teardrop trailer galley

TC Teardrops 5×9 Galley interior – photo by TC Teardrops

TC Teardrops base package includes the following:

  • Custom-built Frame
  • Powder-Coated Sides in your choice of stock colors
  • 3/4″ Side Walls
  • 14″ Aluminum Wheels and Black Powder-Coated Fenders
  • Flat Front Storage Platform
  • 2″ Coupler and Wheeled Tongue Jack
  • 2200# Torsion Axle with Bearing Buddies
  • Aluminum Diamond Plated Roof
  • Hurricane Hinge and Spring Supports on Rear Hatch
  • Two tinted doors with windows and screens
  • Two tinted windows with screens
  • Recessed LED Interior Lighting
  • LED Marker and Tail Lights
  • 12V Dual Port Accessory Outlet in Cabin
  • Cabinet w/Sunbrella Fabric Doors and Velcro Closure
  • Insulated Roof with Wood Headliner
  • Galley shelving, slide-out stove shelf and LED light
  • Battery Box wired for 12V (Battery not included)
  • 2 All-Weather Passive Side Air Vents

The Options and Upgrades

Color

Surprisingly, color was the one thing we struggled with the most. It’s easy to pick a color when buying something already built and ready for purchase. Picking a custom color from such a large selection had us debating, oscillating, comparing and (sometimes) arguing. In the end, we settled on a pretty neutral gray/silver color that would allow us to make some decorative modifications later without too much trouble.

Front Storage

I wanted something up front for storage with a little more security and protection from the elements. And since we would have room for our cooler in the galley, we could upgrade to the 60″ waterproof diamond-plate lockable toolbox up front as for storage. This will house the battery and allow us to lock up a few odds and ends that otherwise might be difficult to store.

Wheels and Tires

We talked about doing a full-on off-road package on the teardrop but the more we talked about it the more it seemed unnecessary. For the most part, we wouldn’t be hauling the teardrop places our Subaru Outback couldn’t go so we were more concerned with ground clearance than “off-road” capability. The “Ground Clearance Package” offered by TC Teardrops includes a couple extra inches of clearance with an upgrade to 15″ wheels/tires and a 25 degree 2200 lb torsion axle. We also upgraded the spare to match (of course). Budget also played a roll here, if we were not worried about the total cost we might have elected for the off-road package just because. The price difference was about $1000.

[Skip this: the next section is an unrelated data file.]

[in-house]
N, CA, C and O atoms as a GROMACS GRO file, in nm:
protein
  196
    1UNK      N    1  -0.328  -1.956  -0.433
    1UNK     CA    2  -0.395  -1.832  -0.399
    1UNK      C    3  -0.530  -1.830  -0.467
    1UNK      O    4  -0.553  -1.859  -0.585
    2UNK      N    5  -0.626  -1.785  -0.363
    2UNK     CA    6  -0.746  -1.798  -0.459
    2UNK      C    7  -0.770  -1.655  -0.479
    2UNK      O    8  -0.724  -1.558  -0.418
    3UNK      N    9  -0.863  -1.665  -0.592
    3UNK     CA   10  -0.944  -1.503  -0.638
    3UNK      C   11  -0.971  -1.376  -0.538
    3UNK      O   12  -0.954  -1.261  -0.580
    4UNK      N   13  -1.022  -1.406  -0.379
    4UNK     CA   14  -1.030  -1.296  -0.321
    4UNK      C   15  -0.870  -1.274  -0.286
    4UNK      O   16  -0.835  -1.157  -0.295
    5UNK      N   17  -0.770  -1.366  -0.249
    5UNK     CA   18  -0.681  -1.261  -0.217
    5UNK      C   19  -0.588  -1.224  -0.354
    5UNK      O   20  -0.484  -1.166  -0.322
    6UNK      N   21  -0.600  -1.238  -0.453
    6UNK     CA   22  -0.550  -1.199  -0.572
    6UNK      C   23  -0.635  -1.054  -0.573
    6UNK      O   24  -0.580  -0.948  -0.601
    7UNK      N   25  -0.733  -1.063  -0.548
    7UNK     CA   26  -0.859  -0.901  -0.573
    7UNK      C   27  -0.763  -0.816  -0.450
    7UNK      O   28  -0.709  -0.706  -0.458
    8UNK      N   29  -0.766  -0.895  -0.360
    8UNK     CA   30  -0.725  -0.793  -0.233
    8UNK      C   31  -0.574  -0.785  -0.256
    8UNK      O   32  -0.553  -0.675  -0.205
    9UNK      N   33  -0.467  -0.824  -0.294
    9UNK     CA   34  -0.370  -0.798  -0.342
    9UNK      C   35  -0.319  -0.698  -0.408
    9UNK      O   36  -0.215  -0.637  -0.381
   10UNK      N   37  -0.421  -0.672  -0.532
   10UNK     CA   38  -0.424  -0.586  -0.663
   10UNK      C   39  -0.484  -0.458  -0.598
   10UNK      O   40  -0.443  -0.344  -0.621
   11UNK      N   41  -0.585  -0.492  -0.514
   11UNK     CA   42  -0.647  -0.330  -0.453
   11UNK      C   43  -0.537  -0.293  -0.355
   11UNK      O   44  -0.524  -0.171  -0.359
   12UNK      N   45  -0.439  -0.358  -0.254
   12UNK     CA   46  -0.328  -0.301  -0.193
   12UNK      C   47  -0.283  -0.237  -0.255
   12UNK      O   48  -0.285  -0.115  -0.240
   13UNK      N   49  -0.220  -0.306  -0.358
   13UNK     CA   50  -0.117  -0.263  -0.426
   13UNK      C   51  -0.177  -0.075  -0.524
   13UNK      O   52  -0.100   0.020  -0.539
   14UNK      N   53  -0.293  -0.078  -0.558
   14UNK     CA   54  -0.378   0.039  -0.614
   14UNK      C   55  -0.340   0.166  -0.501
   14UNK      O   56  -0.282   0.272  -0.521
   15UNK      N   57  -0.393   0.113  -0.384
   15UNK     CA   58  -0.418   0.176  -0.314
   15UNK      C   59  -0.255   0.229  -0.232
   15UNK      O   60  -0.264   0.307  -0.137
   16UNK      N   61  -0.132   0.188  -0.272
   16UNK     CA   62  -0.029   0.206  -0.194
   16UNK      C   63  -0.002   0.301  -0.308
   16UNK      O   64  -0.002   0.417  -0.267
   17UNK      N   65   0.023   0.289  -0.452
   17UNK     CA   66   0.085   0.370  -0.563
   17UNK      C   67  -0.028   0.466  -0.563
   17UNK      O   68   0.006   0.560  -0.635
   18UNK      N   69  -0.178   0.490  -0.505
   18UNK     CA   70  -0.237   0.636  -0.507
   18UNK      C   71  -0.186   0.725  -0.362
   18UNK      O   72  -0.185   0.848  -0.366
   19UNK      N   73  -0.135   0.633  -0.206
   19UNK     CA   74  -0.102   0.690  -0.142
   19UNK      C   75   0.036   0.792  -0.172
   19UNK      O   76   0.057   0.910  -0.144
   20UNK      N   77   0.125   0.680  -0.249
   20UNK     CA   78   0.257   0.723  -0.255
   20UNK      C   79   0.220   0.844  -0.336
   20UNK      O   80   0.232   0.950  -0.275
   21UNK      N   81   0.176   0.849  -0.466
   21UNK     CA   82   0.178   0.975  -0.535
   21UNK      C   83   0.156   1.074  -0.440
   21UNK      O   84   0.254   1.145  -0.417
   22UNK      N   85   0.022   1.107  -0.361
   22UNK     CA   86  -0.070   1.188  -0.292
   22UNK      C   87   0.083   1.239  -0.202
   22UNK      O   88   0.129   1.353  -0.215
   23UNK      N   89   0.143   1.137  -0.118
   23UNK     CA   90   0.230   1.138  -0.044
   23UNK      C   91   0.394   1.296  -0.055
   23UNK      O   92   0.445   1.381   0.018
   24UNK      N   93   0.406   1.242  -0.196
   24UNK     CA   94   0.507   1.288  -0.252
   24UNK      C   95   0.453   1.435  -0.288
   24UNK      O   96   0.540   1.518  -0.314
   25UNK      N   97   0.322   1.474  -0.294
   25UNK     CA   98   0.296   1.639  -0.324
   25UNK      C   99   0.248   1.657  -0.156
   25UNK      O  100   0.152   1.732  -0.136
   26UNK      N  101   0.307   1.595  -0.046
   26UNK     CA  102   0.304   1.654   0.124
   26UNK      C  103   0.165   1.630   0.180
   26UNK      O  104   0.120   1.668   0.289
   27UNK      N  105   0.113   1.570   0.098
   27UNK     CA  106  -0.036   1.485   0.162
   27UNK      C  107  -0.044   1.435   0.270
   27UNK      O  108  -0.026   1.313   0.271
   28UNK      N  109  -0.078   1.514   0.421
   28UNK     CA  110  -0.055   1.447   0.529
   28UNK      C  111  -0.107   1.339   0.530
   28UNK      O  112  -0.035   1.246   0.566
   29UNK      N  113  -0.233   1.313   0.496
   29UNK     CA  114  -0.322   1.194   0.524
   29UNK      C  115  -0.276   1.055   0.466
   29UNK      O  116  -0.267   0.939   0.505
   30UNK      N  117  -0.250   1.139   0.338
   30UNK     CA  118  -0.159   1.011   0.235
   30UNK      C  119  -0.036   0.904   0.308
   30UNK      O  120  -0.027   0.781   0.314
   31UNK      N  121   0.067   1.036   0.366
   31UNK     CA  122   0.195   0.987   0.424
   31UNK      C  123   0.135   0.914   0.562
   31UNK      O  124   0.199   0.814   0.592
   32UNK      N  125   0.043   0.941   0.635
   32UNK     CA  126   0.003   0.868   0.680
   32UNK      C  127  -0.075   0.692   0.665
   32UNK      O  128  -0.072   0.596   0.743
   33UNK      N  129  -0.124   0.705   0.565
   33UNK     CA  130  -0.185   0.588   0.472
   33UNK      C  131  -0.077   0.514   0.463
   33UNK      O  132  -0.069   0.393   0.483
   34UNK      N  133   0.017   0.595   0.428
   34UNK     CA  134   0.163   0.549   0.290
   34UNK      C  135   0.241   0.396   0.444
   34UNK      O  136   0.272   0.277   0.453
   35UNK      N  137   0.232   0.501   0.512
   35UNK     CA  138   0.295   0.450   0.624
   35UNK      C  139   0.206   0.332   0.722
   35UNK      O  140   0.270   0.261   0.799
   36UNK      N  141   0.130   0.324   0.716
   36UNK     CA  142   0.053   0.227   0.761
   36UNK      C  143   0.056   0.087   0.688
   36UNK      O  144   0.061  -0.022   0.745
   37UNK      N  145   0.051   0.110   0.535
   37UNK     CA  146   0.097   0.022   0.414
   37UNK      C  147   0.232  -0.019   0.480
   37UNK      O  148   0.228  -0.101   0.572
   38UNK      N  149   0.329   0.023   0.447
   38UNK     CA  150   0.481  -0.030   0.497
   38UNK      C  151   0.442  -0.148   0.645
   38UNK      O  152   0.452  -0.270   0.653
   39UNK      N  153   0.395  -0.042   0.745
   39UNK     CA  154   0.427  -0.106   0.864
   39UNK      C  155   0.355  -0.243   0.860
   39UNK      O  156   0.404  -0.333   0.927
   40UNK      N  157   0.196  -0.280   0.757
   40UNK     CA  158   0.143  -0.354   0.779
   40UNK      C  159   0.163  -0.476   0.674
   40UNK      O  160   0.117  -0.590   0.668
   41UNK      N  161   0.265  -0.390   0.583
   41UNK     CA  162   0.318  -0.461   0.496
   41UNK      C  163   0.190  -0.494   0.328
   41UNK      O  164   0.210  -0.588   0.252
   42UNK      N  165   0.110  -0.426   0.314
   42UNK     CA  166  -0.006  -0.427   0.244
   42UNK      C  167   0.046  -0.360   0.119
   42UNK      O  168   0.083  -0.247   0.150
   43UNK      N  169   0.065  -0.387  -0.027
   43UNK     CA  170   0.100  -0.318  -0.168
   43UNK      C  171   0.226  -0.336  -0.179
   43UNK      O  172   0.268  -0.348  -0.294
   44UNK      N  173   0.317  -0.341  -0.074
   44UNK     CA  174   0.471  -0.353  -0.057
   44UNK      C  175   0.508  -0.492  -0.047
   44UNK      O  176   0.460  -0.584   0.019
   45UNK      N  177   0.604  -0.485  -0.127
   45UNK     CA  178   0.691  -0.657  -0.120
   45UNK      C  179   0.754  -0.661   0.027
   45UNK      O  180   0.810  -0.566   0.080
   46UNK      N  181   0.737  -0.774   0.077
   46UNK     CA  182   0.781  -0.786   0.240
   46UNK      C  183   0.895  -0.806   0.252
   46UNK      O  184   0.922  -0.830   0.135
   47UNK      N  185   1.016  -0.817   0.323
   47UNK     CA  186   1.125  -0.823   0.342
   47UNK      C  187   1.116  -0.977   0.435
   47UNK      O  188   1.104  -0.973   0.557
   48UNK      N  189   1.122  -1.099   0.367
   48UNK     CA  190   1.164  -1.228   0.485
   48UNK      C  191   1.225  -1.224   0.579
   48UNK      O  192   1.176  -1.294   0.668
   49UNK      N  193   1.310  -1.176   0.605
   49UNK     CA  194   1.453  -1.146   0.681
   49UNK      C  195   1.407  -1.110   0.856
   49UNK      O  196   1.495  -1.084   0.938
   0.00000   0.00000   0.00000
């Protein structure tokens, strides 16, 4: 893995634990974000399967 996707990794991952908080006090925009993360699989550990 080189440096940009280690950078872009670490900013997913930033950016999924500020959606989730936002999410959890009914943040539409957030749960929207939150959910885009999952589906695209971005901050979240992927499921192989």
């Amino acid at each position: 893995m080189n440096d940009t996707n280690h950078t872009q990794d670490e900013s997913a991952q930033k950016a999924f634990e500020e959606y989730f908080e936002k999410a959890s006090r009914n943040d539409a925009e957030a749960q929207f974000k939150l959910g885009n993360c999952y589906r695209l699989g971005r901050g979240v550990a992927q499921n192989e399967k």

They also have different fender options. My wife and I disagreed on what would visually be better but I won out for practical reasons. I wanted the squared off Jeep style fenders mainly because it creates a small “shelf” when parked and adds some utility. I also felt they’d be a little easier to wrench back into shape if we were to bump into something or someone bump into us.

Mattress

The base package does not come with a mattress, allowing you use your own or opt to save a little weight with an air mattress or sleeping pads. We decided to have them include a Verlo Queen size mattress and mattress cover that would permanently live in the teardrop trailer. A little more comfort for us and a little less hassle when packing up for a trip. It also offers a little more insulation to an exposure through the floor.

Roof Rack System

We have a roof rack on our Outback, so we almost didn’t opt for the roof rack on the trailer. But from a utility standpoint, it’s a good idea. If we set camp somewhere and take off in the Subaru, we may not want to haul kayaks, paddleboards or bikes with us everywhere. It might be more convenient to leave them strapped (and locked) onto the teardrop. Plus, any roof accessories we would want would require a roof rack and, as it turned out, we did end up adding a couple things.

Attached Awning

TC Teardrops offers the Foxwing Awning System which, when deployed, provides 270 degrees of coverage around the side of the trailer it’s mounted on. It’s quick and easy to set up and when folded in, it is surprisingly compact. Having the built in shade options, especially for trips here in the desert, saves us from lugging clunky pop-ups or rigging tarps to nearby trees.

Power and Charging

The trailers are all pre-wired for 12V power. The included LED lights run off of a 12V battery that we’ll supply when the trailer gets here. We also had them include a 15W solar panel to keep the battery charged up. We asked them if we could get a couple of USB accessory charging ports in the cabin and had them include the 110V Shore Power outlets in the galley for when we have the ability to plug in somewhere.